The northeastern corner of the United States, better known as New England, may not be the nationwide culinary hotbed that the South is or have a widespread reach quite like the Midwest does, but the food that comes from the top-right of our country is top-notch. If you love fresh seafood, especially shellfish, there’s no better region in America than the Northeast. And these 20 dishes that you’ll only find in that area prove it.
You know that baked beans are big in the Northeast, thanks to Boston’s “Beantown” nickname, and of course dishes like clam chowder, lobster rolls, and Boston cream pie have a reach that is far beyond the borders of New England. There are also basic dishes, like cranberry sauce and blueberry muffins, which are simply better in the Northeast. Don’t ask us why; they just are.
However, there are some foods and drinks that you truly need to travel to New England to try. Good luck finding coffee milk outside of Rhode Island or getting a truly delicious white clam pizza pie outside of Connecticut. You just can’t. So for these and more, check out these 20 dishes you can only find in the Northeast.
Sure, blueberry muffins may be a signature breakfast item at even the lamest continental breakfasts across America, but people from the Northeast know that the region’s fresh blueberries (and the baked goods that come from them) are second to none.
For the Blueberry Muffins recipe, click here.
Is it a cake? Is it a pie? Who cares. Boston cream pie is a delicious blend of custard, cake, and chocolate, and it’s the signature dessert of its namesake city.
For the Boston Cream Pie recipe, click here.
Chow mein sandwiches, also referred to as chop suey sandwiches, are exactly what they sound like: fried noodles, vegetables, chopped meat, and gravy served on a burger bun. It’s a baffling dish that is one of the few foods you’ll only find in America.
There are a lot of signature dishes of the Northeast, but few are as iconic as New England clam chowder. The best clam chowders are full of fresh shellfish and perfectly creamy.
For the New England Clam Chowder recipe, click here.
Jessamyn / Wikimedia Commons
Corn chowder marries two New England food traditions: fresh produce and a creamy, thick chowder. It’s the perfect comfort soup for those who don’t care for seafood.
For the Corn Chowder With Bacon and Cheddar recipe, click here.
This dish is a staple of Thanksgiving tables across the country, but no one does cranberry sauce quite like New Englanders. Whether it’s canned or homemade, this dish is a must-have for the fall.
For the Ginger-Pear Cranberry Sauce recipe, click here.
Creamed onions, which are stewed and baked pearl onions, are another dish that’s a holiday staple in New England. Travel outside of the Northeast, and you’re not likely to find this on a dinner table.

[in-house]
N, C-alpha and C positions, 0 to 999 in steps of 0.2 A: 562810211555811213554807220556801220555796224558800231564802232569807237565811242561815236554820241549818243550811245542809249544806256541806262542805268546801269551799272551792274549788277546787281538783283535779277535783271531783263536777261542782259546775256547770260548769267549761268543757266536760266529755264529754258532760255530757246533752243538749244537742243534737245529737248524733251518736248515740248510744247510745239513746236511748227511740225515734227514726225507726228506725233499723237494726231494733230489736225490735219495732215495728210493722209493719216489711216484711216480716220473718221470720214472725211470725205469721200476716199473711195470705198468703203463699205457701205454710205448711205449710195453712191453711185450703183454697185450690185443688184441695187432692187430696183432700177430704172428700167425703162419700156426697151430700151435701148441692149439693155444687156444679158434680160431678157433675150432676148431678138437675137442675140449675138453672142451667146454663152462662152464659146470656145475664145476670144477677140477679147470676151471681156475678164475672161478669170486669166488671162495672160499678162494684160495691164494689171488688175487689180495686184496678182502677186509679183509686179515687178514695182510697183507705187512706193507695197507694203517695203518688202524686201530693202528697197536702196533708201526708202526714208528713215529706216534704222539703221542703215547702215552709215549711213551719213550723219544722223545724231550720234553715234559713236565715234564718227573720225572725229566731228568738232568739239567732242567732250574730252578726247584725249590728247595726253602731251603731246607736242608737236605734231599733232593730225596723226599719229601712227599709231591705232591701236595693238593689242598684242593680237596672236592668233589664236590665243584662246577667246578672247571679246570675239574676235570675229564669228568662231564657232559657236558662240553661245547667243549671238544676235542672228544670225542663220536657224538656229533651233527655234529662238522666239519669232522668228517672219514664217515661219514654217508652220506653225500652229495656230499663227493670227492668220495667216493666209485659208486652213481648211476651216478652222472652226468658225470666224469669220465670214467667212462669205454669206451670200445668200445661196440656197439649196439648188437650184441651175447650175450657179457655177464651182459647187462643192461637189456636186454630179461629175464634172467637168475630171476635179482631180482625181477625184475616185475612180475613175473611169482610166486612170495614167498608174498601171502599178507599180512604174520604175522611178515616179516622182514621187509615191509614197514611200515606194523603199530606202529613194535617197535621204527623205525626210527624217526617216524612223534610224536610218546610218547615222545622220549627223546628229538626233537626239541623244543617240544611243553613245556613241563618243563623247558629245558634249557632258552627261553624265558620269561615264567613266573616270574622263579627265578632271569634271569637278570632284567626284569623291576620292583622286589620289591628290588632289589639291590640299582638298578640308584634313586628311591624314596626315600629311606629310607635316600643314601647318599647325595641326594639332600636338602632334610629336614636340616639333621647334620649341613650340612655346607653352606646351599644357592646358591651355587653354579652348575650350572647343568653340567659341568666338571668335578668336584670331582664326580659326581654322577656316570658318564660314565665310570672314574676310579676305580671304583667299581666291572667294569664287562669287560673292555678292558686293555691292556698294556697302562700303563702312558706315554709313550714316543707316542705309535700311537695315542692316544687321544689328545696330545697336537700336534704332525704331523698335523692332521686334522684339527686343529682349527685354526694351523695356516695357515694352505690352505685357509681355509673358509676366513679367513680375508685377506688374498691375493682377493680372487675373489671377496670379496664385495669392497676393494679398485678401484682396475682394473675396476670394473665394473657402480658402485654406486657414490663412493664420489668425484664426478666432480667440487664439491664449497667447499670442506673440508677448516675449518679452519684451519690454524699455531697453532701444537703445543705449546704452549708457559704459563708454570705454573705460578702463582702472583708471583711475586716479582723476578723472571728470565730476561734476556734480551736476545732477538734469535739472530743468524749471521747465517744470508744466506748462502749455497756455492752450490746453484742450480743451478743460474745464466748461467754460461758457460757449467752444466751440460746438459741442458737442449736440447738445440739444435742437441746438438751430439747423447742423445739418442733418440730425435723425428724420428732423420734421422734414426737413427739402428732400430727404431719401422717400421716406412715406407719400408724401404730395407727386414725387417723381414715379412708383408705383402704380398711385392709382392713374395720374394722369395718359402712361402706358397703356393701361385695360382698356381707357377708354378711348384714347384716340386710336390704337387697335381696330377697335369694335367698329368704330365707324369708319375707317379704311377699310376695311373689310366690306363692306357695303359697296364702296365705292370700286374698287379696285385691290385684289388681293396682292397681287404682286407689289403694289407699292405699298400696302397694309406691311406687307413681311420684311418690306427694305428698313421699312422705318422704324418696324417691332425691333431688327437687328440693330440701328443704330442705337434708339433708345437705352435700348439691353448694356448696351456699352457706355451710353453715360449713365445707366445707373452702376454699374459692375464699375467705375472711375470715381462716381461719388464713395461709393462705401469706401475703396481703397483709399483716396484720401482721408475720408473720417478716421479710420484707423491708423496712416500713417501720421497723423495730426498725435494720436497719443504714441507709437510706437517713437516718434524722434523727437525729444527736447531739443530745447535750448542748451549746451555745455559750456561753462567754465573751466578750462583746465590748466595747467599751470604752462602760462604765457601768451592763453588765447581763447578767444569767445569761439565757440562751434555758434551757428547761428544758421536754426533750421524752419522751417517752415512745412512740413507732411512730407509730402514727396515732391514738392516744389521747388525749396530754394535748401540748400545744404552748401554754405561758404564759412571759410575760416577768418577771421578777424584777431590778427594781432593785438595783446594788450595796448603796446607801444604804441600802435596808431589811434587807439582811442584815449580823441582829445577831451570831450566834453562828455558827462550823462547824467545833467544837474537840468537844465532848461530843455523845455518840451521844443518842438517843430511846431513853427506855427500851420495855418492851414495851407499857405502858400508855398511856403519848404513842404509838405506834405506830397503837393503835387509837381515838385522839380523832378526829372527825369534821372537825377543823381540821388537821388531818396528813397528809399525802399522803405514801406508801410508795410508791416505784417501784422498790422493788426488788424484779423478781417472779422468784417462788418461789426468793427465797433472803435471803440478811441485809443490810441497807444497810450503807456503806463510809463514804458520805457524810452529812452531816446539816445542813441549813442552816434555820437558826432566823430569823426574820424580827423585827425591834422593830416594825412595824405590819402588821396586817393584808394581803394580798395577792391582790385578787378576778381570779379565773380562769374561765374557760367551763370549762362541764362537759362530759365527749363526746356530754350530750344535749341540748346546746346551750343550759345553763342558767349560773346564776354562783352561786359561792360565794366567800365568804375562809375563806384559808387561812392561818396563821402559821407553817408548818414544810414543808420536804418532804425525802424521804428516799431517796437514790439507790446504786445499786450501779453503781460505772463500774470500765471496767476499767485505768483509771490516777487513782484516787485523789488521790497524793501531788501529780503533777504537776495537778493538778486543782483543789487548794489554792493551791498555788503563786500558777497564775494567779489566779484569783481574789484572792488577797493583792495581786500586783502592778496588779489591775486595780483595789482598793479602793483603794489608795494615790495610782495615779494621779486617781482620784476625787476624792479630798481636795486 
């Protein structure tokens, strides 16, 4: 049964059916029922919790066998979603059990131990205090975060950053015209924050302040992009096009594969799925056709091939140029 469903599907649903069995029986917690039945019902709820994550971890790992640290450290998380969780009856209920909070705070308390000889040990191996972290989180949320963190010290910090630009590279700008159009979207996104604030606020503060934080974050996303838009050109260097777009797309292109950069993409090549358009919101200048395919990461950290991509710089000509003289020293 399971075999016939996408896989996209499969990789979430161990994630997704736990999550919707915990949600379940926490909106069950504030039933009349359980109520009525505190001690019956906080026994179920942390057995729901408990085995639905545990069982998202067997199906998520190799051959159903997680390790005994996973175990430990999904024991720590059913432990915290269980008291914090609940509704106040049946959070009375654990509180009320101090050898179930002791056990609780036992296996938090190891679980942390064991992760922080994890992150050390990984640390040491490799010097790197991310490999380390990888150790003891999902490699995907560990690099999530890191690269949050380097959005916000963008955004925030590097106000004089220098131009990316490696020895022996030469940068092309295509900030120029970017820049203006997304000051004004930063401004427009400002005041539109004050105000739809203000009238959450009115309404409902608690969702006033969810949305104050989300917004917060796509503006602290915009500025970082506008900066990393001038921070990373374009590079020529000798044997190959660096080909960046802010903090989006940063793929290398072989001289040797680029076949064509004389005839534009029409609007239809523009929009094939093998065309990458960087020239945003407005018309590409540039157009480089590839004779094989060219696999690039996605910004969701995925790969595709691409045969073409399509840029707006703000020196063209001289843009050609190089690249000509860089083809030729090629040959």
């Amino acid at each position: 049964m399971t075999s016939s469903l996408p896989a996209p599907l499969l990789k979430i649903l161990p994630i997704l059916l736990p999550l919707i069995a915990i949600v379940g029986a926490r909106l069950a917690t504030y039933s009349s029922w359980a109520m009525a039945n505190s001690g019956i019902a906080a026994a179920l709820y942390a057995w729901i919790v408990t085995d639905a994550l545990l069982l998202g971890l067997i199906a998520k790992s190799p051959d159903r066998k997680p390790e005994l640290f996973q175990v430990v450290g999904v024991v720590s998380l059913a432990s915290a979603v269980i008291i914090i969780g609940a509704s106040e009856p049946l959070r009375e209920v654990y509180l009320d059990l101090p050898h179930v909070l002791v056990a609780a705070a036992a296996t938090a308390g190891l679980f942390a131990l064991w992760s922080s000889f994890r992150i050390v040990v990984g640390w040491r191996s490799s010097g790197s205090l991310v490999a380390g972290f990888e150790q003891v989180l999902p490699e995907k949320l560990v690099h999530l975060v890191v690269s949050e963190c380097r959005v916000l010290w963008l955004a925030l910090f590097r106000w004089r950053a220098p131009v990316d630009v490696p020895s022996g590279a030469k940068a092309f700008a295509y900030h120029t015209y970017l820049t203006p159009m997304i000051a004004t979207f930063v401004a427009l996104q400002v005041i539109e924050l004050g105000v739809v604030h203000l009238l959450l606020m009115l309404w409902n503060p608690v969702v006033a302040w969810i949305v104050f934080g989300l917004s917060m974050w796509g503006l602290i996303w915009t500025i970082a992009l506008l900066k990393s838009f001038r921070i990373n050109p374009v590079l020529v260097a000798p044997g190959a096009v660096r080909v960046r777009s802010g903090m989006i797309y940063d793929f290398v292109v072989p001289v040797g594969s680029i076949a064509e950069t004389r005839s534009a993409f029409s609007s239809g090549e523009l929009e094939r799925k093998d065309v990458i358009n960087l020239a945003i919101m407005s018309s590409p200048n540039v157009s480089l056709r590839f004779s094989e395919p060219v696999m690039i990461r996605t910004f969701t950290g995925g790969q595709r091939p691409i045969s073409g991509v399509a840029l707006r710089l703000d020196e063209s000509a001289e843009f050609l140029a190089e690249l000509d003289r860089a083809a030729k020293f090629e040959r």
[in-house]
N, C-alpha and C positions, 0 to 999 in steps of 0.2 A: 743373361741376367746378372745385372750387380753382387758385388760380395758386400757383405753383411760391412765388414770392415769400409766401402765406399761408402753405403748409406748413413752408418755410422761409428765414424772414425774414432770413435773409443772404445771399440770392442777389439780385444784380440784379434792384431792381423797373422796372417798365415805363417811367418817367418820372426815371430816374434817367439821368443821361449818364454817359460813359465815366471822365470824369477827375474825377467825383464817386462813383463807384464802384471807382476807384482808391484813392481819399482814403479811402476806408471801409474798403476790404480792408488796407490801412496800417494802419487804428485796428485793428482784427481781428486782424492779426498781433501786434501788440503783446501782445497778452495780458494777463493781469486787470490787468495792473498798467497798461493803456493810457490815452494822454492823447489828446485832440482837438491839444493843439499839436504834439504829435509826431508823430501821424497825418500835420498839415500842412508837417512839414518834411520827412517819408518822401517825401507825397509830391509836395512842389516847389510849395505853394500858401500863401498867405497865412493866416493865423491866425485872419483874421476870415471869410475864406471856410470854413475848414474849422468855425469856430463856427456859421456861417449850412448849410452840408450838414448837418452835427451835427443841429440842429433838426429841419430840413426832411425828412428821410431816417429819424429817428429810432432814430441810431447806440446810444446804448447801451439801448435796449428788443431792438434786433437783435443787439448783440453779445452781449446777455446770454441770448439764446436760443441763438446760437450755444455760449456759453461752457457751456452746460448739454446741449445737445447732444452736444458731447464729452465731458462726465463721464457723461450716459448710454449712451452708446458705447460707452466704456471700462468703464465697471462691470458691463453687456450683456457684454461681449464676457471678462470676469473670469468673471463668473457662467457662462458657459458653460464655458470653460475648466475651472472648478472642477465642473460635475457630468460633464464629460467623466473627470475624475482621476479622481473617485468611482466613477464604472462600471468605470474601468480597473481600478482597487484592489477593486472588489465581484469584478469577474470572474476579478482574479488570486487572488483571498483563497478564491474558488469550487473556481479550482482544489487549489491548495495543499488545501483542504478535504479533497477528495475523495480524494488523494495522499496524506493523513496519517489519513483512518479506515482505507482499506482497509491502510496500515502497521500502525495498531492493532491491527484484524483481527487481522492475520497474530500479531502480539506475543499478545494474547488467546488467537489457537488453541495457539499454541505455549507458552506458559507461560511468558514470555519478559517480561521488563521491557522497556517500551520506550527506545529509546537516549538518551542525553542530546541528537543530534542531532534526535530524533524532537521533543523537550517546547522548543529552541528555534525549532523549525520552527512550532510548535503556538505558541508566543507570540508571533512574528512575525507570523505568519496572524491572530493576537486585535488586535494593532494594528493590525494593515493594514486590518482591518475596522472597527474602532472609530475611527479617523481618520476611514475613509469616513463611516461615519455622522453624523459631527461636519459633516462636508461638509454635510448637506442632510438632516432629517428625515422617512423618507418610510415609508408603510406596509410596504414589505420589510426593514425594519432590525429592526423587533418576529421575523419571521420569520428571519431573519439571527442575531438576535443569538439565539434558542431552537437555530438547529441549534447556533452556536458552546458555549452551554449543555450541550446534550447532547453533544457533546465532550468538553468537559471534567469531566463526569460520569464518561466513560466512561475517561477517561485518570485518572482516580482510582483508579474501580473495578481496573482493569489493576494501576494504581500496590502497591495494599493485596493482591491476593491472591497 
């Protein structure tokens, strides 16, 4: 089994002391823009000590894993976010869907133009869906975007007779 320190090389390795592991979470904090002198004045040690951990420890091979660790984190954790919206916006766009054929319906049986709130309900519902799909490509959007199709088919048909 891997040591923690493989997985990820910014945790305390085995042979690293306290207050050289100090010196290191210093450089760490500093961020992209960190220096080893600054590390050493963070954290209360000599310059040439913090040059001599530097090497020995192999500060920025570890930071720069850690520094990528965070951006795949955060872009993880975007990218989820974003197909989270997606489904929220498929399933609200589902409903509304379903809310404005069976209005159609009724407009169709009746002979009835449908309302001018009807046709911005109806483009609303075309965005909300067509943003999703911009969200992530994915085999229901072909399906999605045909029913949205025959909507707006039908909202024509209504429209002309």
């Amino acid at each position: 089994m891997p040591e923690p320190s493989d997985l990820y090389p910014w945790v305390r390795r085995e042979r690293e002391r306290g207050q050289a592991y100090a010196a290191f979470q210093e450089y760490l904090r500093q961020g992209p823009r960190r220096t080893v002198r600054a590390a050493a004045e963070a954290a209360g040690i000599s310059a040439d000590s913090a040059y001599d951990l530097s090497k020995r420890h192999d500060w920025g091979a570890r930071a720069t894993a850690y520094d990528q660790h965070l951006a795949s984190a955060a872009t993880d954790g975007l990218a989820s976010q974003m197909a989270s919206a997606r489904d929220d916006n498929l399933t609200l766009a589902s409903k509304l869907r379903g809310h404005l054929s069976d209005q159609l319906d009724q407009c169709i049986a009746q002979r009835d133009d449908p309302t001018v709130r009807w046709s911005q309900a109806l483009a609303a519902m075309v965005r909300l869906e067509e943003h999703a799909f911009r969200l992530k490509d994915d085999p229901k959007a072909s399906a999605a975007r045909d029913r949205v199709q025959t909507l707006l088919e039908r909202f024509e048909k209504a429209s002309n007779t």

For the Creamed Onions recipe, click here.
These ferns grow wild in the Northeast and foraged in the spring. They’re a little nutty and very green tasting, a bit like asparagus. Lightly sauté or steam them to eat like a true New Englander.
For the Fiddlehead Ferns With Pine Nuts, Pecorino, and Lemon Zest recipe, click here.
While most of the country’s children eat peanut butter and jelly for lunch, Northeastern children eat fluffernutters, a sugary combination of marshmallow fluff and peanut butter. Fun to say, even more fun to eat.
For the Toasty Bacon Fluffernutters recipe, click here.
Go to America’s best seafood shacks, and you’re going to find fried clams. Fried clam strips are a classic menu item across the country, but people from New England know it’s all about fried clam bellies, which are meatier and sweeter, sand be darned.
Think beyond the syrup! Maple sap is cooked beyond the syrup stage to make this crystalized candy that’s so sweet and so delicious, it’s sure to be a food that dentists won’t go near.
Sari Marissa G / Yelp
As their name suggests, Parker House rolls were invented at the Parker House Hotel in Boston. Now they’re a staple of any bread basket across New England.
For the Parker House Rolls recipe, click here.
No New England backyard bash would be complete without some lobster. Steamed lobster, which is oftentimes boiled together with potatoes and corn, is a signature dish of the region.
For the Maine Lobster Boil recipe, click here.
Nothing says summertime has arrived in New England quite like a big pot full or steamed clams, better known simply as “steamers.” Whether you cook them in white wine, beer, or sake, this light dish is a classic.
For the Garlic-Beer Steamers recipe, click here.
Fresh corn and beans are the two most important ingredients in this vegetable mixture. It is also found in the South, but the name stems from a Narragansett word adopted by Pilgrims and other settlers in the early days of New England.
For the Succotash recipe, click here.
This sweet treat has a fun name, but it’s nothing compared to the dessert itself. A sweet pudding-like filling is sandwiched between two pillowy chocolate cookies. Whoopie, indeed! And now that you know the signature dishes of the Northeast, don’t forget to check out dishes you’ll only find in the South and dishes you’ll only find in the Midwest.
For the Whoopie Pie recipe, click here.
More From The Daily Meal: